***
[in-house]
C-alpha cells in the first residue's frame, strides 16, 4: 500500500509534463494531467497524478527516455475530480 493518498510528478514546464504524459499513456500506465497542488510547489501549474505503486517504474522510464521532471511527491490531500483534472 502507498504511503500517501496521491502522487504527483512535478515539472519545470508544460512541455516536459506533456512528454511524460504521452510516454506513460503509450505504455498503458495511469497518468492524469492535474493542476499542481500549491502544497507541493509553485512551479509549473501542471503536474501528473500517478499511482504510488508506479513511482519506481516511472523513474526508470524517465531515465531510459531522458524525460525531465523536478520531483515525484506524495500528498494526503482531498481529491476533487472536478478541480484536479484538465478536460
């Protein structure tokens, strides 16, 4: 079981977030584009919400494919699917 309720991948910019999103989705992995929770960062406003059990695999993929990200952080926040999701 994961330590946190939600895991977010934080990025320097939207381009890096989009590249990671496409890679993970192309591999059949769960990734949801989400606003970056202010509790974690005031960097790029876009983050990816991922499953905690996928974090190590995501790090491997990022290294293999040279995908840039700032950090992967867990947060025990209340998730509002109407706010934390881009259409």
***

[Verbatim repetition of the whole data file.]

[in-house]
C-alpha cells in the first residue's frame, strides 16, 4: 500500500509534463494531467497524478527516455475530480 493518498510528478514546464504524459499513456500506465497542488510547489501549474505503486517504474522510464521532471511527491490531500483534472 502507498504511503500517501496521491502522487504527483512535478515539472519545470508544460512541455516536459506533456512528454511524460504521452510516454506513460503509450505504455498503458495511469497518468492524469492535474493542476499542481500549491502544497507541493509553485512551479509549473501542471503536474501528473500517478499511482504510488508506479513511482519506481516511472523513474526508470524517465531515465531510459531522458524525460525531465523536478520531483515525484506524495500528498494526503482531498481529491476533487472536478478541480484536479484538465478536460
């Protein structure tokens, strides 16, 4: 079981977030584009919400494919699917 309720991948910019999103989705992995929770960062406003059990695999993929990200952080926040999701 994961330590946190939600895991977010934080990025320097939207381009890096989009590249990671496409890679993970192309591999059949769960990734949801989400606003970056202010509790974690005031960097790029876009983050990816991922499953905690996928974090190590995501790090491997990022290294293999040279995908840039700032950090992967867990947060025990209340998730509002109407706010934390881009259409």